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  1. Reid and Berkeley on Scepticism, Representationalism, and Ideas.Peter West - 2019 - Journal of Scottish Philosophy 17 (3):191-210.
    Both Reid and Berkeley reject ‘representationalism’, an epistemological position whereby we perceive things in the world indirectly via ideas in our mind, on the grounds of anti-scepticism and common sense. My aim in this paper is to draw out the similarities between Reid and Berkeley's ‘anti-representationalist’ arguments, whilst also identifying the root of their disagreements on certain fundamental metaphysical issues. Reid famously rejects Berkeley's idealism, in which all that exists are ideas and minds, because it undermines the dictates of common (...)
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  2. Berkeley's Three Dialogues: New Essays.Stefan Storrie (ed.) - 2018 - Oxford, United Kingdom: Oxford University Press.
    This is the first volume of essays on Berkeley's Three Dialogues, a classic of early modern philosophy. Leading experts cover all the central issues in the text: the rejection of material substance, the nature of perception and reality, the limits of human knowledge, and the perceived threats of skepticism, atheism, and immorality.
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  3. The Routledge Guidebook to Berkeley’s Three Dialogues.Stefan Storrie - 2018 - New York: Routledge.
    "The Routledge Guidebook to Berkeley's Three Dialogues is an engaging introduction to the last of a trio of works that cemented Berkeley's position as one of the truly great philosophers of the western canon. Berkeley's distinctive idealist philosophy has been a challenge and inspiration for thinkers ever since. Written for readers approaching this seminal work for the first time, this book: - Provides the philosophical context in which Three Dialogues was written - Critically discusses the arguments in each of the (...)
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  4. The Scope of Berkeley's Idealism in the 1734 Edition of Three Dialogues.Stefan Storrie - 2018 - In Berkeley's Three Dialogues: New Essays. Oxford, United Kingdom: Oxford University Press. pp. 160-175.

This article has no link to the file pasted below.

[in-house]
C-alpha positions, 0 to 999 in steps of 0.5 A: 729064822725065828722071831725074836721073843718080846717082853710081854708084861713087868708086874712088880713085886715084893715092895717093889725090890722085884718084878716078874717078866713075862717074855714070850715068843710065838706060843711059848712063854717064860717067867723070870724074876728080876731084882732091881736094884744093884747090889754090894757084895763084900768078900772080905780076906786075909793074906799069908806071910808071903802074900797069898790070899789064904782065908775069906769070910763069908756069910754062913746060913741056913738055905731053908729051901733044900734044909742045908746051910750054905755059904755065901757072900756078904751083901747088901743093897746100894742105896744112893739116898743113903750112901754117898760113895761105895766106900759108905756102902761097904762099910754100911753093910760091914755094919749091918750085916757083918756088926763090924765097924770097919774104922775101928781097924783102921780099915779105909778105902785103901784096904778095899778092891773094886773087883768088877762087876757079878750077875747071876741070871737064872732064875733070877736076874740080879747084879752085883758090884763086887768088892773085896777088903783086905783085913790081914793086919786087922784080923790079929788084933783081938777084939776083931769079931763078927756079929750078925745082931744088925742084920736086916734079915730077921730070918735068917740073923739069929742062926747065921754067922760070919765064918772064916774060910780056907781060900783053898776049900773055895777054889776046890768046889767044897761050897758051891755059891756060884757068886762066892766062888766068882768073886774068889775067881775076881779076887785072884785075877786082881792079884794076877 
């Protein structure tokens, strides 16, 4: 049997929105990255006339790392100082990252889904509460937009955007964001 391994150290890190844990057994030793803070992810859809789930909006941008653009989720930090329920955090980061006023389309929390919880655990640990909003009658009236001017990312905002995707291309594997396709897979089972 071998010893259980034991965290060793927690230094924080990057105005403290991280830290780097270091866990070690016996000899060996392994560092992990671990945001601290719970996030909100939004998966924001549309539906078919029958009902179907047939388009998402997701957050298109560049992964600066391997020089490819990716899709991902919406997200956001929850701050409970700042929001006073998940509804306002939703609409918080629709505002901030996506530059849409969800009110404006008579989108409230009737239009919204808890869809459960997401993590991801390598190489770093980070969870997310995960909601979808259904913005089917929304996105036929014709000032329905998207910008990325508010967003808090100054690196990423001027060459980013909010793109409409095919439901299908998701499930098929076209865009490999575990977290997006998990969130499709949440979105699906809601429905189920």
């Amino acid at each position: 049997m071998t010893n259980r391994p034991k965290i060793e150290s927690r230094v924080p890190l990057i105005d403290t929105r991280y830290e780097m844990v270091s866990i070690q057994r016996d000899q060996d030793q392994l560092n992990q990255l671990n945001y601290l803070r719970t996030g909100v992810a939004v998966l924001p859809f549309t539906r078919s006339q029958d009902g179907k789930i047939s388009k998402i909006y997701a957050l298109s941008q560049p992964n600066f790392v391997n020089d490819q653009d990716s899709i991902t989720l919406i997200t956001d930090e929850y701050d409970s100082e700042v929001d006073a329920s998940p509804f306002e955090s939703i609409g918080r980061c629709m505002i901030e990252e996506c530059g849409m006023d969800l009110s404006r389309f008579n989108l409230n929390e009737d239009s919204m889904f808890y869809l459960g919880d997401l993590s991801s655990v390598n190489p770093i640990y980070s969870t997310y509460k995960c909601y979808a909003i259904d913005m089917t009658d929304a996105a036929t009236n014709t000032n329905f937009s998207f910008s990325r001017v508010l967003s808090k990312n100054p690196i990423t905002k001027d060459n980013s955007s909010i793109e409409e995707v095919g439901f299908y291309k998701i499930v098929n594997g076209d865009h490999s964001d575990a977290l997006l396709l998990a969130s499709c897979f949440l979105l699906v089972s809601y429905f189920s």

5. Three Dialogues Between Hylas and Philonous.David Hilbert & John Perry (eds.) - 2013 - Center for the Study of Language and Inf.
    Deeply original, inspiring to some, abhorrent to others, George Berkeley’s philosophy of immaterialism is still influential three hundred years after the publication of his most widely read book, _Three Dialogues Between Hylas and Philonous. _Berkeley published the _Dialogues _because of the unenthusiastic reception of his _Principles of Human Knowledge _in 1710._ _He hoped the use of the_ _dialogue format would win a more favorable hearing, but unfortunately for Berkeley, the response was every bit as scathing as the reception of his (...)
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  6. Where Exactly Does Berkeley Argue for the Existence of God in the *Principles*?Samuel C. Rickless - 2013 - History of Philosophy Quarterly 30.
  7. Berkeley on the Numerical Identity of What Several Immediately Perceive (Three Dialogues between Hylas and Philonous III 247–8). [REVIEW]Richard Glauser - 2012 - Philosophy Compass 7 (8):517-530.
    Although several passages in Berkeley are related to the question whether two or more finite substances can simultaneously perceive numerically identical sensible ideas, it is only in TDHP (247–8) that he addresses the question explicitly and in some detail. Yet, Berkeley’s less than straightforward reply is notoriously difficult to pin down. Some commentators take Berkeley to be endorsing a clear‐cut positive reply, whereas others have him giving an emphatically negative one; others hold that for Berkeley there is no fact of (...)
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  8. Three Dialogues Between Hylas and Philonous.Dale Jacquette (ed.) - 2012 - Peterborough, CA: Broadview Press.